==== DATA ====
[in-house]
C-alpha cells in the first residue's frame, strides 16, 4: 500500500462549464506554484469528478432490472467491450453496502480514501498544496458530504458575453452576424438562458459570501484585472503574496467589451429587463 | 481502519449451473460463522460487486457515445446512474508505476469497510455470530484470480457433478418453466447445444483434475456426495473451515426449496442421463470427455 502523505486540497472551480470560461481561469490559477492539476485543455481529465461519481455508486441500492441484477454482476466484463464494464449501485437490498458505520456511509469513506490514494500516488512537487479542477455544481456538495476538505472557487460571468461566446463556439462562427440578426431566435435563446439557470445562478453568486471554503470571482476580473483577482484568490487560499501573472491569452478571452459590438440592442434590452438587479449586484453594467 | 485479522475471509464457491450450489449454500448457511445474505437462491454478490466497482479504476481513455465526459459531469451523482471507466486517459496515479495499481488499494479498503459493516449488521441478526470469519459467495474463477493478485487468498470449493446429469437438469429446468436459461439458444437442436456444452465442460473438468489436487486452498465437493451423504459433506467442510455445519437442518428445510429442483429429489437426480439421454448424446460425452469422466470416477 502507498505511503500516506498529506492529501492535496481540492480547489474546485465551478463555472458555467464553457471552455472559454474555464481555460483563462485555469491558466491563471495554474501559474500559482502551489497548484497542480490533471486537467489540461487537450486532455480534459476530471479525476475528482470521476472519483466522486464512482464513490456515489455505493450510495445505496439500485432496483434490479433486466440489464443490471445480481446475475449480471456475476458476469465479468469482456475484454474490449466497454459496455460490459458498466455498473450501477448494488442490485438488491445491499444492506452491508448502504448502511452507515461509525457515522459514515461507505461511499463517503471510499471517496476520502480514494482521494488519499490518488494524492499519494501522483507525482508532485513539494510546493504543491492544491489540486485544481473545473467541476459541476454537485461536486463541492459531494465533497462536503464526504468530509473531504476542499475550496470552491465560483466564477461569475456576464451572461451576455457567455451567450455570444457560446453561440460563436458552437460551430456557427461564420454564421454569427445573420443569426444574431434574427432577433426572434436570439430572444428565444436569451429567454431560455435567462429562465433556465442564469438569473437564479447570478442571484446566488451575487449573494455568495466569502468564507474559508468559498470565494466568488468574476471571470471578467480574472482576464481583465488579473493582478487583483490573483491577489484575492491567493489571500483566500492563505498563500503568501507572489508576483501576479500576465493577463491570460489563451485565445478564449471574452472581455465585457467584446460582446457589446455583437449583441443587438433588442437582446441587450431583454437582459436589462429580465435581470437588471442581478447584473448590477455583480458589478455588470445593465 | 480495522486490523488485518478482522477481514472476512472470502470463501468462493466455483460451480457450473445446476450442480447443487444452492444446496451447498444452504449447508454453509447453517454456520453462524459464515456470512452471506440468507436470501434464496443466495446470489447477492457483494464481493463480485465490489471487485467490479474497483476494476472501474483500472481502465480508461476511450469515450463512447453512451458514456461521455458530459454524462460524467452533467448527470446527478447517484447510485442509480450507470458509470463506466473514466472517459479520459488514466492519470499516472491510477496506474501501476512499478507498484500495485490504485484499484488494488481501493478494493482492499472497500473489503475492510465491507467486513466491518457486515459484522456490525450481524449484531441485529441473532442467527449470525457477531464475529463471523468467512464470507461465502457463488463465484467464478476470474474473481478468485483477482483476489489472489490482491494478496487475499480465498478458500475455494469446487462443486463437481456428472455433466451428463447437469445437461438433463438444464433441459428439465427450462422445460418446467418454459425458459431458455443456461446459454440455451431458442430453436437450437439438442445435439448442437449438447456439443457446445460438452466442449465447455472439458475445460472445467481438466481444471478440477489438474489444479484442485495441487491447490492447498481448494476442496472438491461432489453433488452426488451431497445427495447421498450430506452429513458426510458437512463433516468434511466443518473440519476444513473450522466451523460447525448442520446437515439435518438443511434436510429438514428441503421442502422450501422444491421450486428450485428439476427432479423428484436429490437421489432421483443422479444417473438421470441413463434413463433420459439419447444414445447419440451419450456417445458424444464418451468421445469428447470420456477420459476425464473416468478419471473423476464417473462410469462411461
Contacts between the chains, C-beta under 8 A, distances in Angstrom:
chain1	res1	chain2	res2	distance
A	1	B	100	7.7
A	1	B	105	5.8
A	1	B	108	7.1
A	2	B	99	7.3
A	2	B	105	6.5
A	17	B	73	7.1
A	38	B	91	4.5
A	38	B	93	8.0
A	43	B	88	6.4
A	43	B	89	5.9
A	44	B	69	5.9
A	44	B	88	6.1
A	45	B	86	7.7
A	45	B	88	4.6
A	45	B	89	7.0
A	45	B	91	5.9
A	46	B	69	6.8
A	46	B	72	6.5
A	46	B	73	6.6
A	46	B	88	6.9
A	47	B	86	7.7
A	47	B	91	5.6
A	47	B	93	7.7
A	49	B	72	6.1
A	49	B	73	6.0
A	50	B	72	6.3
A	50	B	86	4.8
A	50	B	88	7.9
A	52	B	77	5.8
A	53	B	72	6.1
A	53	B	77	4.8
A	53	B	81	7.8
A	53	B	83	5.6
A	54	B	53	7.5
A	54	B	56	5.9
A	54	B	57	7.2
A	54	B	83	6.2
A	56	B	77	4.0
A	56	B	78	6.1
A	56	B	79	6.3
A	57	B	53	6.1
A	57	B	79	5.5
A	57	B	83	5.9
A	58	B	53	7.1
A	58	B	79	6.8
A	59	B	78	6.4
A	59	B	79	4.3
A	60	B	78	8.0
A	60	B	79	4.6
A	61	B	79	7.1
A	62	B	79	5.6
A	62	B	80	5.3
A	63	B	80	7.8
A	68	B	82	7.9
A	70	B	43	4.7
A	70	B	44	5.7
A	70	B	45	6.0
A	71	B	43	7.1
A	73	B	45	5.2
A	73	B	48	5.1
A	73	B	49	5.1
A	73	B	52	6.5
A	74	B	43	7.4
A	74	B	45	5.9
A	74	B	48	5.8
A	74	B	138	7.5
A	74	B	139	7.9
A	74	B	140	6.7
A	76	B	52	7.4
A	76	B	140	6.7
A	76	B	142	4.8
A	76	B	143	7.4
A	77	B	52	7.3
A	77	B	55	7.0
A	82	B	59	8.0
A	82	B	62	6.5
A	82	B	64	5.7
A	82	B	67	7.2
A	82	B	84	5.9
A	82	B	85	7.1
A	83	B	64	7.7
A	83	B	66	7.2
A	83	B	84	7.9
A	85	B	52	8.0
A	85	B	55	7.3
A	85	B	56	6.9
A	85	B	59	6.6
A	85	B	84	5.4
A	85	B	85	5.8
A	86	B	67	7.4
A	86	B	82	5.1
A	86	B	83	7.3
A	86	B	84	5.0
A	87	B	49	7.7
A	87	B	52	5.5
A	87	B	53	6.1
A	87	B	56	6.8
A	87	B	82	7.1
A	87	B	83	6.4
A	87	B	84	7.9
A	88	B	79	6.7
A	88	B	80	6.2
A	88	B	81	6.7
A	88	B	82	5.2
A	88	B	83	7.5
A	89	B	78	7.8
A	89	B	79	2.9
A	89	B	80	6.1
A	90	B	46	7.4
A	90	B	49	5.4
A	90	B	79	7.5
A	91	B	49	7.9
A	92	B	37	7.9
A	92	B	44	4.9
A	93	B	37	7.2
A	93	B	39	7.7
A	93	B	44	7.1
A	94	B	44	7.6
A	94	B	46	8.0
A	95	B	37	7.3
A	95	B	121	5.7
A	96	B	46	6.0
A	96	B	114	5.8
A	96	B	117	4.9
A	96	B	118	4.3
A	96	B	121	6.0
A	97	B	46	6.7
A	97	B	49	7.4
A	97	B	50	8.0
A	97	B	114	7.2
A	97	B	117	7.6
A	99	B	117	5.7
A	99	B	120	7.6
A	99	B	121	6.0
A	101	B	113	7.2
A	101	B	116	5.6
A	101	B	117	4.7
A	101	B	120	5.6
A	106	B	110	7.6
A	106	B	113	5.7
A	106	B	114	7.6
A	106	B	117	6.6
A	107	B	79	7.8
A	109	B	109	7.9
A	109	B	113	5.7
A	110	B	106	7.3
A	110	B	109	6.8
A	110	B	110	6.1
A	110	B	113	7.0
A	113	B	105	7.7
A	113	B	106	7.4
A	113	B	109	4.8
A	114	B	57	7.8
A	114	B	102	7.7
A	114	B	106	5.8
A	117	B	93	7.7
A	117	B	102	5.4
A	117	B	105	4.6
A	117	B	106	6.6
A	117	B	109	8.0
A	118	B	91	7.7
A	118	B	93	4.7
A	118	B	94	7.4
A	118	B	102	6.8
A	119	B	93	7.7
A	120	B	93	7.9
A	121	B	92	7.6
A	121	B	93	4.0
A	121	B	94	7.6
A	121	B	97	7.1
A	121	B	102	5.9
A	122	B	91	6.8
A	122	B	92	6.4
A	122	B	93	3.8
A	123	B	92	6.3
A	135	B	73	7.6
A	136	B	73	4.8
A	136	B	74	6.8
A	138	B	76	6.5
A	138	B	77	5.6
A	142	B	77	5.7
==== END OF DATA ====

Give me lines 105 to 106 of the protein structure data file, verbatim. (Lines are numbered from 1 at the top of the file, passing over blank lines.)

A	88	B	79	6.7
A	88	B	80	6.2